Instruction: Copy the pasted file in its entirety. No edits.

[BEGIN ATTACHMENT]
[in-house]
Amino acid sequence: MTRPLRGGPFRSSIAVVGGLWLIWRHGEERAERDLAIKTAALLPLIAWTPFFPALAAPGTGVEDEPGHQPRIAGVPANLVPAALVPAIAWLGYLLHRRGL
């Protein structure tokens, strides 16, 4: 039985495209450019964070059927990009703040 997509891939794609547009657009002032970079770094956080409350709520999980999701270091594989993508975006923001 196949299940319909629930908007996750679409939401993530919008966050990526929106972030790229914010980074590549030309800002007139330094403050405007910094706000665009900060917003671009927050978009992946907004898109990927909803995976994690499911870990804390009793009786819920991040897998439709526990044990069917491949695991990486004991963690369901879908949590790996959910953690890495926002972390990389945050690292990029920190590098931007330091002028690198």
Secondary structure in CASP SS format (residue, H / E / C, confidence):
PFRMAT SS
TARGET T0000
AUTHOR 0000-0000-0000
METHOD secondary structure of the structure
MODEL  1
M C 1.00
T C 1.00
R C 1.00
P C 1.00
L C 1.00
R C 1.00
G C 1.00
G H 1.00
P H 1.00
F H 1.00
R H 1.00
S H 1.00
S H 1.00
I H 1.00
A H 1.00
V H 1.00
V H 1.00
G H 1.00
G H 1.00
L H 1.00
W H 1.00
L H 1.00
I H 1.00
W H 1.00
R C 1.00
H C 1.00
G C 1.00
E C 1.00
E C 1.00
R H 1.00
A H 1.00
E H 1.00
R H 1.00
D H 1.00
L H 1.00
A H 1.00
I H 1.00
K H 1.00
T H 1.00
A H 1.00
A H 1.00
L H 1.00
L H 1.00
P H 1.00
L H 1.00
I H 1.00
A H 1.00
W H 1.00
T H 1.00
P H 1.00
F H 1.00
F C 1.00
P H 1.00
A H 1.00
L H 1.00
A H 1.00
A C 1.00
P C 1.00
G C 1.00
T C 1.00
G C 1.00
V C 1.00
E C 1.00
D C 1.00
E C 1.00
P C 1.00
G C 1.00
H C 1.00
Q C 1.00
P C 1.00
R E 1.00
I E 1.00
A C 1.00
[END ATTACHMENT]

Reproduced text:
[in-house]
Amino acid sequence: MTRPLRGGPFRSSIAVVGGLWLIWRHGEERAERDLAIKTAALLPLIAWTPFFPALAAPGTGVEDEPGHQPRIAGVPANLVPAALVPAIAWLGYLLHRRGL
């Protein structure tokens, strides 16, 4: 039985495209450019964070059927990009703040 997509891939794609547009657009002032970079770094956080409350709520999980999701270091594989993508975006923001 196949299940319909629930908007996750679409939401993530919008966050990526929106972030790229914010980074590549030309800002007139330094403050405007910094706000665009900060917003671009927050978009992946907004898109990927909803995976994690499911870990804390009793009786819920991040897998439709526990044990069917491949695991990486004991963690369901879908949590790996959910953690890495926002972390990389945050690292990029920190590098931007330091002028690198």
Secondary structure in CASP SS format (residue, H / E / C, confidence):
PFRMAT SS
TARGET T0000
AUTHOR 0000-0000-0000
METHOD secondary structure of the structure
MODEL  1
M C 1.00
T C 1.00
R C 1.00
P C 1.00
L C 1.00
R C 1.00
G C 1.00
G H 1.00
P H 1.00
F H 1.00
R H 1.00
S H 1.00
S H 1.00
I H 1.00
A H 1.00
V H 1.00
V H 1.00
G H 1.00
G H 1.00
L H 1.00
W H 1.00
L H 1.00
I H 1.00
W H 1.00
R C 1.00
H C 1.00
G C 1.00
E C 1.00
E C 1.00
R H 1.00
A H 1.00
E H 1.00
R H 1.00
D H 1.00
L H 1.00
A H 1.00
I H 1.00
K H 1.00
T H 1.00
A H 1.00
A H 1.00
L H 1.00
L H 1.00
P H 1.00
L H 1.00
I H 1.00
A H 1.00
W H 1.00
T H 1.00
P H 1.00
F H 1.00
F C 1.00
P H 1.00
A H 1.00
L H 1.00
A H 1.00
A C 1.00
P C 1.00
G C 1.00
T C 1.00
G C 1.00
V C 1.00
E C 1.00
D C 1.00
E C 1.00
P C 1.00
G C 1.00
H C 1.00
Q C 1.00
P C 1.00
R E 1.00
I E 1.00
A C 1.00